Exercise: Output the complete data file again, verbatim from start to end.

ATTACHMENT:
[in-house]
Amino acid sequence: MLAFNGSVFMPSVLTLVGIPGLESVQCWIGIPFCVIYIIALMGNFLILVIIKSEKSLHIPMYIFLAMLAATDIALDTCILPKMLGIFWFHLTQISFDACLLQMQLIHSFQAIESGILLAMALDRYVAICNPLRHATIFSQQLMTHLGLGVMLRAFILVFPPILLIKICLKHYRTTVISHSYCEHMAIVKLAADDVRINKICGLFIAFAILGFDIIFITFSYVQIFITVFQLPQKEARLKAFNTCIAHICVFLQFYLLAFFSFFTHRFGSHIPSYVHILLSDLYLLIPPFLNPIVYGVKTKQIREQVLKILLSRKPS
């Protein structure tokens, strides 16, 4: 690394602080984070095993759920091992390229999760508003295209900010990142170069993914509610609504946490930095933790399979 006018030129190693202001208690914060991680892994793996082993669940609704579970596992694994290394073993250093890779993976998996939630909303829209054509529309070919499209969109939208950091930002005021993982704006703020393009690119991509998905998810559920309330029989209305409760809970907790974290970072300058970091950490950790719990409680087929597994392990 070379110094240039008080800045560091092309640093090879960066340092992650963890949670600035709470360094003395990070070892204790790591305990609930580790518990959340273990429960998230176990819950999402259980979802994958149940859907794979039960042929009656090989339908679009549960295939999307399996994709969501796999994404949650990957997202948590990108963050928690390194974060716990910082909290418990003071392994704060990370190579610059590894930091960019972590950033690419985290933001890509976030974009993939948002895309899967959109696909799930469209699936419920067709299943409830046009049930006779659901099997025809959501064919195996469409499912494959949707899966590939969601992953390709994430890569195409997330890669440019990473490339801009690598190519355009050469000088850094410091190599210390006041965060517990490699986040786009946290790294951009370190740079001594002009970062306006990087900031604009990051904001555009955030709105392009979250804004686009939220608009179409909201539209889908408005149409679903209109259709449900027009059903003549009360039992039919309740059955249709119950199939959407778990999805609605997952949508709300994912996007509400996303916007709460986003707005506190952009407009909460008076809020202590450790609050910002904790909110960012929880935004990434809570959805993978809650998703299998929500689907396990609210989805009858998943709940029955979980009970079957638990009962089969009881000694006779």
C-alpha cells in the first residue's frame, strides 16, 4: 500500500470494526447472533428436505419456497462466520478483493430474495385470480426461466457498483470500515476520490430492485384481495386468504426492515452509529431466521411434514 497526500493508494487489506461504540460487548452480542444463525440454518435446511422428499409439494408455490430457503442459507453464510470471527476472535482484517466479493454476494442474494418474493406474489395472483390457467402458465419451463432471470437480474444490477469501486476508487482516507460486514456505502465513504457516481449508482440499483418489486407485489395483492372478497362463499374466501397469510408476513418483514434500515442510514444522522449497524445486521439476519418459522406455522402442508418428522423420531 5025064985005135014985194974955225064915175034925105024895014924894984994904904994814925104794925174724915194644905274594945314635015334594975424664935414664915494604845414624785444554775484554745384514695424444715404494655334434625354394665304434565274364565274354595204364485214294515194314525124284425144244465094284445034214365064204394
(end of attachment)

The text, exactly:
[in-house]
Amino acid sequence: MLAFNGSVFMPSVLTLVGIPGLESVQCWIGIPFCVIYIIALMGNFLILVIIKSEKSLHIPMYIFLAMLAATDIALDTCILPKMLGIFWFHLTQISFDACLLQMQLIHSFQAIESGILLAMALDRYVAICNPLRHATIFSQQLMTHLGLGVMLRAFILVFPPILLIKICLKHYRTTVISHSYCEHMAIVKLAADDVRINKICGLFIAFAILGFDIIFITFSYVQIFITVFQLPQKEARLKAFNTCIAHICVFLQFYLLAFFSFFTHRFGSHIPSYVHILLSDLYLLIPPFLNPIVYGVKTKQIREQVLKILLSRKPS
């Protein structure tokens, strides 16, 4: 690394602080984070095993759920091992390229999760508003295209900010990142170069993914509610609504946490930095933790399979 006018030129190693202001208690914060991680892994793996082993669940609704579970596992694994290394073993250093890779993976998996939630909303829209054509529309070919499209969109939208950091930002005021993982704006703020393009690119991509998905998810559920309330029989209305409760809970907790974290970072300058970091950490950790719990409680087929597994392990 070379110094240039008080800045560091092309640093090879960066340092992650963890949670600035709470360094003395990070070892204790790591305990609930580790518990959340273990429960998230176990819950999402259980979802994958149940859907794979039960042929009656090989339908679009549960295939999307399996994709969501796999994404949650990957997202948590990108963050928690390194974060716990910082909290418990003071392994704060990370190579610059590894930091960019972590950033690419985290933001890509976030974009993939948002895309899967959109696909799930469209699936419920067709299943409830046009049930006779659901099997025809959501064919195996469409499912494959949707899966590939969601992953390709994430890569195409997330890669440019990473490339801009690598190519355009050469000088850094410091190599210390006041965060517990490699986040786009946290790294951009370190740079001594002009970062306006990087900031604009990051904001555009955030709105392009979250804004686009939220608009179409909201539209889908408005149409679903209109259709449900027009059903003549009360039992039919309740059955249709119950199939959407778990999805609605997952949508709300994912996007509400996303916007709460986003707005506190952009407009909460008076809020202590450790609050910002904790909110960012929880935004990434809570959805993978809650998703299998929500689907396990609210989805009858998943709940029955979980009970079957638990009962089969009881000694006779």
C-alpha cells in the first residue's frame, strides 16, 4: 500500500470494526447472533428436505419456497462466520478483493430474495385470480426461466457498483470500515476520490430492485384481495386468504426492515452509529431466521411434514 497526500493508494487489506461504540460487548452480542444463525440454518435446511422428499409439494408455490430457503442459507453464510470471527476472535482484517466479493454476494442474494418474493406474489395472483390457467402458465419451463432471470437480474444490477469501486476508487482516507460486514456505502465513504457516481449508482440499483418489486407485489395483492372478497362463499374466501397469510408476513418483514434500515442510514444522522449497524445486521439476519418459522406455522402442508418428522423420531 5025064985005135014985194974955225064915175034925105024895014924894984994904904994814925104794925174724915194644905274594945314635015334594975424664935414664915494604845414624785444554775484554745384514695424444715404494655334434625354394665304434565274364565274354595204364485214294515194314525124284425144244465094284445034214365064204394